Trade is the Republican Party’s last stand
The tussle over tariffs is the most significant political battle taking place in the United States right now — much broader than a dispute over steel and aluminum imports. It is the Republican Party’s last stand against a total takeover by President Trump. Having ceded ground to Trump on personal character, immigration, entitlement reform and more, Republican leaders have chosen to draw the line at free trade. If they get rolled on this, Trump will have completed the transformation of the party.
In recent weeks, Trump seems to have remembered that he is a populist or at least is playing one on TV. After campaigning as the tribune of the forgotten working class, he handed over his presidency to the establishment wing of the Republican Party, which proceeded to attack Obamacare, roll back regulations, and pass a huge tax cut for companies and wealthy Americans. But perhaps to shore up his base before the midterm elections, or because he does actually believe some of his own rhetoric, he is now moving hard on tariffs — and immigration.
As is often the case, Trump is more in line with his party’s base than most of its leaders. A recent Quinnipiac University poll found that voters, like the Republican establishment, overwhelmingly oppose Trump’s tariffs. But most Republican voters support them. In fact, over the past decade, Republican support for free trade has dropped a staggering 21 points (while Democratic support has risen by 14). This is one of the sharpest reversals on major public policy in recent history.
The new Republican Party is coming into view. It is a party skeptical about free markets. It is important to remember that it is not really possible to be in favor of capitalism and against free trade. From Adam Smith to Milton Friedman, every great theorist of capitalism has recognized that free trade is at the heart of what makes capitalism work. And they have all pointed out that tariffs are precisely the kind of government intervention — with the state choosing which industries to favor, which companies to reward — that produces inefficiency and corruption. But Republicans are now comfortable with government intervention, as long as it’s for the right people.
The GOP has also developed a contempt for experts and expert analysis. In 1980, with liberalism ideologically smug and dominant, Sen. Daniel Patrick Moynihan (D-N.Y.) remarked that “the GOP has become a party of ideas.” Today, the Republican Party is led intellectually not by the likes of William F. Buckley Jr. and Irving Kristol, but by Sean Hannity and Rush Limbaugh.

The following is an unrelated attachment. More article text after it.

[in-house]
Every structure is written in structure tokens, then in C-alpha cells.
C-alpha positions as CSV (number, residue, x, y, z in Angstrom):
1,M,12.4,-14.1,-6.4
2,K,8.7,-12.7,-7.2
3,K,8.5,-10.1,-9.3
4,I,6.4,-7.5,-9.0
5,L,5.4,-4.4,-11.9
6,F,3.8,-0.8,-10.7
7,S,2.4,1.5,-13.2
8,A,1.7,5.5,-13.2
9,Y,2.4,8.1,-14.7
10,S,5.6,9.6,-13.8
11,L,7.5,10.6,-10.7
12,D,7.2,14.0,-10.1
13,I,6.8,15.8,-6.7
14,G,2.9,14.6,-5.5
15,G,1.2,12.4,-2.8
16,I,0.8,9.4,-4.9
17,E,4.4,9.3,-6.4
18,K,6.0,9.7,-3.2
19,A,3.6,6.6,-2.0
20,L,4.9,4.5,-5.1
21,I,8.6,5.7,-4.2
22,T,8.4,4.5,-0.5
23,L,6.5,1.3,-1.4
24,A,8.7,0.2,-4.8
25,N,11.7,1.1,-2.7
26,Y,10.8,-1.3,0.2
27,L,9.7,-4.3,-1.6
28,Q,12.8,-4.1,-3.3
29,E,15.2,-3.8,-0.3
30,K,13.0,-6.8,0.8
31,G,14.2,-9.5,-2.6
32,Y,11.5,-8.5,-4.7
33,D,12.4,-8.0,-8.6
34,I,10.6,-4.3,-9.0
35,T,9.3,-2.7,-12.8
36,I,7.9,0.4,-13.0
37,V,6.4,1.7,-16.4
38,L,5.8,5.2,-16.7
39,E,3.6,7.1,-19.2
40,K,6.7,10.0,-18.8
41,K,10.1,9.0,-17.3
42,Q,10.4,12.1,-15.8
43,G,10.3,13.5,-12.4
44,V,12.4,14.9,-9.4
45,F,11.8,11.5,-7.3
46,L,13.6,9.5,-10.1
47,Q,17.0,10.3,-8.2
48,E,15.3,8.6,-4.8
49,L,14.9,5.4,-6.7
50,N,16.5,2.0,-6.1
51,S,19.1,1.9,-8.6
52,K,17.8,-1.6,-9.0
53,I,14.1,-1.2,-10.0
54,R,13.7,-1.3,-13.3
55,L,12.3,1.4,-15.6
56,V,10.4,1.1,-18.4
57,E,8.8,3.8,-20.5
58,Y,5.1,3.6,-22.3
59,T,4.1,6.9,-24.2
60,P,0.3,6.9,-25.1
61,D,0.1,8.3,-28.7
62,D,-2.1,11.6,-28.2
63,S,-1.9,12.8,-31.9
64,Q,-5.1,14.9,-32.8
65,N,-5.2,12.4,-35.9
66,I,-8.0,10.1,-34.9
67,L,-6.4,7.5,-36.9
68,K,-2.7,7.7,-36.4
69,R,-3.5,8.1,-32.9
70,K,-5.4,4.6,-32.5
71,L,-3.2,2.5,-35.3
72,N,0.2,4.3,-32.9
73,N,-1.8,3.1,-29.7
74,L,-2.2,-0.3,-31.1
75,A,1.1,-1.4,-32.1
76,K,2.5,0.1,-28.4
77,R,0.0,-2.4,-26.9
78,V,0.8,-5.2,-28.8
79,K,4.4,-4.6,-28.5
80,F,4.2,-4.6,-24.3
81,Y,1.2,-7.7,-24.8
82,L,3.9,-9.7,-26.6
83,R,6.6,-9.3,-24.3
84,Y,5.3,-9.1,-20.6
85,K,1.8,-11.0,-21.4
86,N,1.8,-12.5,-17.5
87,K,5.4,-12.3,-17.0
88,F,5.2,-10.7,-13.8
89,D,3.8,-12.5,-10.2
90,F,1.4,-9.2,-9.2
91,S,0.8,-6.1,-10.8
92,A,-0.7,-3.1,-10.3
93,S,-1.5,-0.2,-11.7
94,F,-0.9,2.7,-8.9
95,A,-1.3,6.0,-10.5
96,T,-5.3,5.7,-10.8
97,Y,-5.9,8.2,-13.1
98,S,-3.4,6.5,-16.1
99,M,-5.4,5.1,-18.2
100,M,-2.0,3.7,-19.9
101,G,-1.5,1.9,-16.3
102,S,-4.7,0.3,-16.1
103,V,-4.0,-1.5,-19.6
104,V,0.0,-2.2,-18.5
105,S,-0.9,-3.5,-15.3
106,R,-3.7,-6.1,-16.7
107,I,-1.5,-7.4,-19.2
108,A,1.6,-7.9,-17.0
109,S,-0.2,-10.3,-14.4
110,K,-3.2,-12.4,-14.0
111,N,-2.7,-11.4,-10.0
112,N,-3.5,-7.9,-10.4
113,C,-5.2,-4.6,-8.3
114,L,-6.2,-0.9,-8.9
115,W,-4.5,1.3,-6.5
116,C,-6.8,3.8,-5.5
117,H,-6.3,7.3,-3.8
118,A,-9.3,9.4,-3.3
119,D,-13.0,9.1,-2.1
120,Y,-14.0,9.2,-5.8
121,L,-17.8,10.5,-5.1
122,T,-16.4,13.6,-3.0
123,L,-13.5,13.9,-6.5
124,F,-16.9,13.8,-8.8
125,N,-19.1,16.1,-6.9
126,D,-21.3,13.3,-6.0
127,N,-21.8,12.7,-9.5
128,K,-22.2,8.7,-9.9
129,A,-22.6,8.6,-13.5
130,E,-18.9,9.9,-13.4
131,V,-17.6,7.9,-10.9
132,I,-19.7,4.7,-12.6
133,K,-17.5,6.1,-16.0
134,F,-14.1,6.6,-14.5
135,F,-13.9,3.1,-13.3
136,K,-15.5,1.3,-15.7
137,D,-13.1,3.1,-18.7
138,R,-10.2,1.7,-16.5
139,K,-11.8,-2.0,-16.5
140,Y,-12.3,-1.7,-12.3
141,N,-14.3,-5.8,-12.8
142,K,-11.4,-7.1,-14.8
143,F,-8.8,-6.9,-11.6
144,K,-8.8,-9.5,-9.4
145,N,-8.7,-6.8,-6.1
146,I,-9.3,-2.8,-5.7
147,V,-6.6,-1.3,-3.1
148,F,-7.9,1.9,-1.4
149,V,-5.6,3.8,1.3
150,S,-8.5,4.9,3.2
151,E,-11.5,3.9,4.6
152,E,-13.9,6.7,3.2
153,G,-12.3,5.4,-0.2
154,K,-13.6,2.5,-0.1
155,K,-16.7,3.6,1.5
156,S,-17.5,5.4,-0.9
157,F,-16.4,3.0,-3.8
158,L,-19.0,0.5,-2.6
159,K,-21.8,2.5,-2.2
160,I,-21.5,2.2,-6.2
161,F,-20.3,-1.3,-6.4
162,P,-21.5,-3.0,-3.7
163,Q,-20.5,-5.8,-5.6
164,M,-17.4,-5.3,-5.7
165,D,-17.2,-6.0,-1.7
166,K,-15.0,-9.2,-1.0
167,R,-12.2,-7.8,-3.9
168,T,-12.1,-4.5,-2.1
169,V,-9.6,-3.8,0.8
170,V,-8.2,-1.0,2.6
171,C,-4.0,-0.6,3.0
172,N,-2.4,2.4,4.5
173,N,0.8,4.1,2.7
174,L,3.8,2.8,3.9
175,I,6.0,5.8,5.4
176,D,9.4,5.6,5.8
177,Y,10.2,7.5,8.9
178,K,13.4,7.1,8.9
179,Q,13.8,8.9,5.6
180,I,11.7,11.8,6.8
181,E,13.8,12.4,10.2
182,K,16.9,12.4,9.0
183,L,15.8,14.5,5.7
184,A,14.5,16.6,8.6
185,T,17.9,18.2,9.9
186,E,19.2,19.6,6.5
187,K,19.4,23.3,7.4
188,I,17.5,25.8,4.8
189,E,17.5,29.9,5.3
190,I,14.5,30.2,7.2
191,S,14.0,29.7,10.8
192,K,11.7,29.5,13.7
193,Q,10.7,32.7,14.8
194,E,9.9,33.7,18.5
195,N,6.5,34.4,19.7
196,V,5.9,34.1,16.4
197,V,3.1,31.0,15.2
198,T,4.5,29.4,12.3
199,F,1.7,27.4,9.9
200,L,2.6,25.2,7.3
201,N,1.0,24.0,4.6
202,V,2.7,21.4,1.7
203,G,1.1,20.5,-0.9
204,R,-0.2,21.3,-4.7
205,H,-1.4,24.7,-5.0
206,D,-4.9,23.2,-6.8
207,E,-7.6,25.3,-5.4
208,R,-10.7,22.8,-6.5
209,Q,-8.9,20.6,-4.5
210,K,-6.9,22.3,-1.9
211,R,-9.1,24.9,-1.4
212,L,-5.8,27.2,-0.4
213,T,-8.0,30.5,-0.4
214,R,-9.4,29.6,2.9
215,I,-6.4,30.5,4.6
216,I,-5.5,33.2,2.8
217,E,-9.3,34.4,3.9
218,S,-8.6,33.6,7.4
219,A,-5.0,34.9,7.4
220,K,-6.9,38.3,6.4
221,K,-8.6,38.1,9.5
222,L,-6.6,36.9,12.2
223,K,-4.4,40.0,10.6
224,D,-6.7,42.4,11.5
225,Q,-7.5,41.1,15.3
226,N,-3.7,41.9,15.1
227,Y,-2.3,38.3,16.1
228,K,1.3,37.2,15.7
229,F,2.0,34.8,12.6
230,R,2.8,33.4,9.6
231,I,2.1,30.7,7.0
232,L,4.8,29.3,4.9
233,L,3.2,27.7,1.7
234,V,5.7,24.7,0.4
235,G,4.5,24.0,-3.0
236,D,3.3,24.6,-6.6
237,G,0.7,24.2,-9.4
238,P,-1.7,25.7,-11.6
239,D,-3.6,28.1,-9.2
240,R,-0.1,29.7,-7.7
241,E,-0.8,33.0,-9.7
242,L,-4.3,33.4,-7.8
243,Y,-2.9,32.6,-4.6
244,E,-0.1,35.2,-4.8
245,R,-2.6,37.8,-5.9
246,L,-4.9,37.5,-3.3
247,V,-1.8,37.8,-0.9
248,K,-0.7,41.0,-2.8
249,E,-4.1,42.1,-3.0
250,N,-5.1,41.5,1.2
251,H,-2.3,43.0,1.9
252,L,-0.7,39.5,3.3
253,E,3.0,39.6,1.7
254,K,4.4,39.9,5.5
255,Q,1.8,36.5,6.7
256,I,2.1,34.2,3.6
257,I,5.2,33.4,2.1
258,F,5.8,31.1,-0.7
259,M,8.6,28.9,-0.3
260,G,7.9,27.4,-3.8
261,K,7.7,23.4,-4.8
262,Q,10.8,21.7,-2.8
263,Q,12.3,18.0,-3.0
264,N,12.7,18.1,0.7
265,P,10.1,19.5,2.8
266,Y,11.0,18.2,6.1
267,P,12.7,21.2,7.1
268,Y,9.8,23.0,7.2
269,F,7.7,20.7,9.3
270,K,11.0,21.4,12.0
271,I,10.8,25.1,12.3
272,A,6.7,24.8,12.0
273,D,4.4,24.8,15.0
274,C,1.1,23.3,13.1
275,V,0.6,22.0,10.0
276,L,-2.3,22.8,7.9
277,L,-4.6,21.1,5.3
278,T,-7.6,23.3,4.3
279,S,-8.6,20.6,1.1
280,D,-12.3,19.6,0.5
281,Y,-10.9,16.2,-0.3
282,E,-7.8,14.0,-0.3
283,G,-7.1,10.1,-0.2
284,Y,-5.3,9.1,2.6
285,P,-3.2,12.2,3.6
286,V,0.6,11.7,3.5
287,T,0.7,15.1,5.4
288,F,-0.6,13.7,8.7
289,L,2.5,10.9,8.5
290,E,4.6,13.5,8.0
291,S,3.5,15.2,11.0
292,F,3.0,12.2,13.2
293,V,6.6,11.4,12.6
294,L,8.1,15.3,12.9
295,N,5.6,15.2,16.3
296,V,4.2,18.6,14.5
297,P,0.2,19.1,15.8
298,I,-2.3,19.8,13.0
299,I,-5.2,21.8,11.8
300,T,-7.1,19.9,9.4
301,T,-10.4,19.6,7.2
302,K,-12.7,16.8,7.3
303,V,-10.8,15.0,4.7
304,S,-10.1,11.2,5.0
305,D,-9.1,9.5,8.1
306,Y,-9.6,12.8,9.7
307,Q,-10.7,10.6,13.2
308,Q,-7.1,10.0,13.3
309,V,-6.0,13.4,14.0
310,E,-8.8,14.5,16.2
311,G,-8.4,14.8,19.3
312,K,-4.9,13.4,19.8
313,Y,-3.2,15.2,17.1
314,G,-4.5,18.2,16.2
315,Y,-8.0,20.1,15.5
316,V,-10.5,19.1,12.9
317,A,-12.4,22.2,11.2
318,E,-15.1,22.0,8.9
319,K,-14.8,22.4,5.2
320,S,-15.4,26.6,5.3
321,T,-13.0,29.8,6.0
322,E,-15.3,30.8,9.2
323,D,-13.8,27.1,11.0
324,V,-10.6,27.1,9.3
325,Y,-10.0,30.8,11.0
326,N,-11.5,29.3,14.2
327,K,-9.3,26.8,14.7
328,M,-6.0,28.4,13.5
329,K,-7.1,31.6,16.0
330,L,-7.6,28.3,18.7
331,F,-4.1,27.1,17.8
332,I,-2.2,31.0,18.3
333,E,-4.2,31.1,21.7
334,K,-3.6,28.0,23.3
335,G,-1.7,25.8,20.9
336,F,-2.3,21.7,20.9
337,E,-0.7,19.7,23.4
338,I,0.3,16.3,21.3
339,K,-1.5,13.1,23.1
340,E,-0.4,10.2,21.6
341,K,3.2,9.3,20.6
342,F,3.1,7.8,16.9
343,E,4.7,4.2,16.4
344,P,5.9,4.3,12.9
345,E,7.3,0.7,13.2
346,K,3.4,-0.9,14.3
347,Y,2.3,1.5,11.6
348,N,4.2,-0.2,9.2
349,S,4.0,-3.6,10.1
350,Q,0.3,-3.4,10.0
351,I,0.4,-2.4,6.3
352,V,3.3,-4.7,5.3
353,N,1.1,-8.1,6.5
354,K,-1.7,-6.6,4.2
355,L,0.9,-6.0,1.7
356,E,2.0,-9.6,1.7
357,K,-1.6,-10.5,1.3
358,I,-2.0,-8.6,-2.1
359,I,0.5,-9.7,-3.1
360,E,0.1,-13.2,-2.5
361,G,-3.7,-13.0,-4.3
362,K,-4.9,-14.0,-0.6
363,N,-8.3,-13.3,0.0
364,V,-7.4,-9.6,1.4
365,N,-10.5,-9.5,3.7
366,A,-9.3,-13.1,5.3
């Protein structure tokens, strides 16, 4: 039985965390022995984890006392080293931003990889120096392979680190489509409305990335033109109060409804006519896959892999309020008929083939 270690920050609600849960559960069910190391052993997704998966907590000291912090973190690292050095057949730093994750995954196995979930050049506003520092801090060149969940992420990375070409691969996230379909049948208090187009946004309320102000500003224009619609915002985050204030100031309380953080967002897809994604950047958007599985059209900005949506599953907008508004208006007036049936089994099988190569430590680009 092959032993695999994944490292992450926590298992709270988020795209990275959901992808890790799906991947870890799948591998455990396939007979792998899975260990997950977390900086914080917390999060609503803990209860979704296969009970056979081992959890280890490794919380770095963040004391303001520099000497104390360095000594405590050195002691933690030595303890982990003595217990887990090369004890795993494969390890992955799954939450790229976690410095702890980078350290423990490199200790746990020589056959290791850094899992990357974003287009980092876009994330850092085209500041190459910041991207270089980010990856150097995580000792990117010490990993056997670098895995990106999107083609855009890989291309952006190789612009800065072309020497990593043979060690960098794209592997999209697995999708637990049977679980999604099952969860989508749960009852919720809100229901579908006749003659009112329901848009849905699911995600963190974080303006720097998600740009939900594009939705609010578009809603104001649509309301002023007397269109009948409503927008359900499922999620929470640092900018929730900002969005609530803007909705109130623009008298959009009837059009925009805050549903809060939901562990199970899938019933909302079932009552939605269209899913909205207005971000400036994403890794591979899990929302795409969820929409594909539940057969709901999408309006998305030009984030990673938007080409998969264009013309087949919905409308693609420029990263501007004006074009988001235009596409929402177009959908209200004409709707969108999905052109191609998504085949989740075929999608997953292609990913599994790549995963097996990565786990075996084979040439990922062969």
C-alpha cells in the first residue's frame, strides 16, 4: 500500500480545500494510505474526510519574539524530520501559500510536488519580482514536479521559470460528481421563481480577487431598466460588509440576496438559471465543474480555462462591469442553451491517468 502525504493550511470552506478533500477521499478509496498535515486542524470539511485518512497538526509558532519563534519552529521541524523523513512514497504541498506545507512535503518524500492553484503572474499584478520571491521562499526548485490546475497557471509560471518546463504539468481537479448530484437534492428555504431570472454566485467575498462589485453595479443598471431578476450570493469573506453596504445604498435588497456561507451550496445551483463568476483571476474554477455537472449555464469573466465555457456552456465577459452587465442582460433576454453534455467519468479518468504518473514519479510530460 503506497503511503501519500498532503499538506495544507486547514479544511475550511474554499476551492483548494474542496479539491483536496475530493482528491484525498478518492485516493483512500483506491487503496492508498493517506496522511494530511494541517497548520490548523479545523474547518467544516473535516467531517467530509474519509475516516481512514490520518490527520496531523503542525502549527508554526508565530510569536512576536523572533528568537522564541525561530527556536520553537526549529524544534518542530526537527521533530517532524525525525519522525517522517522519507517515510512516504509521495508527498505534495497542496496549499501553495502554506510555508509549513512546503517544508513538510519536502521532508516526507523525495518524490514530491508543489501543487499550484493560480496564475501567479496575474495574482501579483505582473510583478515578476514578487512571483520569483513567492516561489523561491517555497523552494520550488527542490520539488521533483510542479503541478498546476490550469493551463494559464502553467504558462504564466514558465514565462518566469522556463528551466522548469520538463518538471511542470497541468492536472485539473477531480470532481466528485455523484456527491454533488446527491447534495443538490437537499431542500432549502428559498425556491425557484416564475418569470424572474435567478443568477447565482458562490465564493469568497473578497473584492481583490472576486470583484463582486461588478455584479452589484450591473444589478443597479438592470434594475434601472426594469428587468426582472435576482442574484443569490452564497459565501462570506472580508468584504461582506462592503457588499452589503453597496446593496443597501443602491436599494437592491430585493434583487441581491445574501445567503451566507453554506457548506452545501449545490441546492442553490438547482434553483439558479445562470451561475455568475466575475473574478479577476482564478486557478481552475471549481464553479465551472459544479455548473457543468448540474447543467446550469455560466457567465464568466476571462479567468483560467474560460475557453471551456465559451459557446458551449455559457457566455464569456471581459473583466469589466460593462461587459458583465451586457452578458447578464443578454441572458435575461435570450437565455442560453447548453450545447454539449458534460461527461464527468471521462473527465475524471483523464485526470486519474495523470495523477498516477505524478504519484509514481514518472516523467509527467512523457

Consider that Trump’s tariffs are opposed by a remarkable array of scholarly institutions across the political spectrum, including the conservative Heritage Foundation the libertarian Cato Institute, the center-left Brookings Institution and the left-wing Center for Economic and Policy Research. The White House barely offers serious arguments, instead providing a bogus justification for the tariffs — national security — even though China and Russia supply only a small portion of these goods to the United States.
Despite research showing that previous protectionist policies have failed, that the steel industry has lost more jobs due to efficiency and automation than to trade, and that preserving one job in the steel or automobile industries through tariffs costs consumers a whopping $1.5 million, administration supporters no longer even offer a response. The data is simply dismissed as partisan spin or fake news.
Finally, the GOP is becoming hostile to foreigners and foreign countries. Under President Ronald Reagan, Republicans stood for a generous immigration policy, strong alliances and faith in the advancement of democracy around the world. Today, even traditional allies such as the Europeans are increasingly viewed with suspicion. It is bizarre to have chosen tariffs that mostly threaten U.S. allies such as Canada, the European Union, South Korea and Mexico. Trade does produce disruptions, severe ones in recent decades. The most sensible, cost-effective way to deal with them would be to provide subsidies to workers who lose their jobs because of trade, and invest in large-scale retraining efforts. But that doesn’t quite have the same bite as attacking foreigners or stoking trade conflict.
Having transformed the party’s views on issues as diverse as immigration, fiscal discipline, foreign policy and law enforcement, if Trump wins the battle over trade with his party, he will have won the war. The Republican Party will be history. And given his long-demonstrated preferences in this regard, who knows — he will probably want to rename it the Trump Party.
(c) 2018, Washington Post Writers Group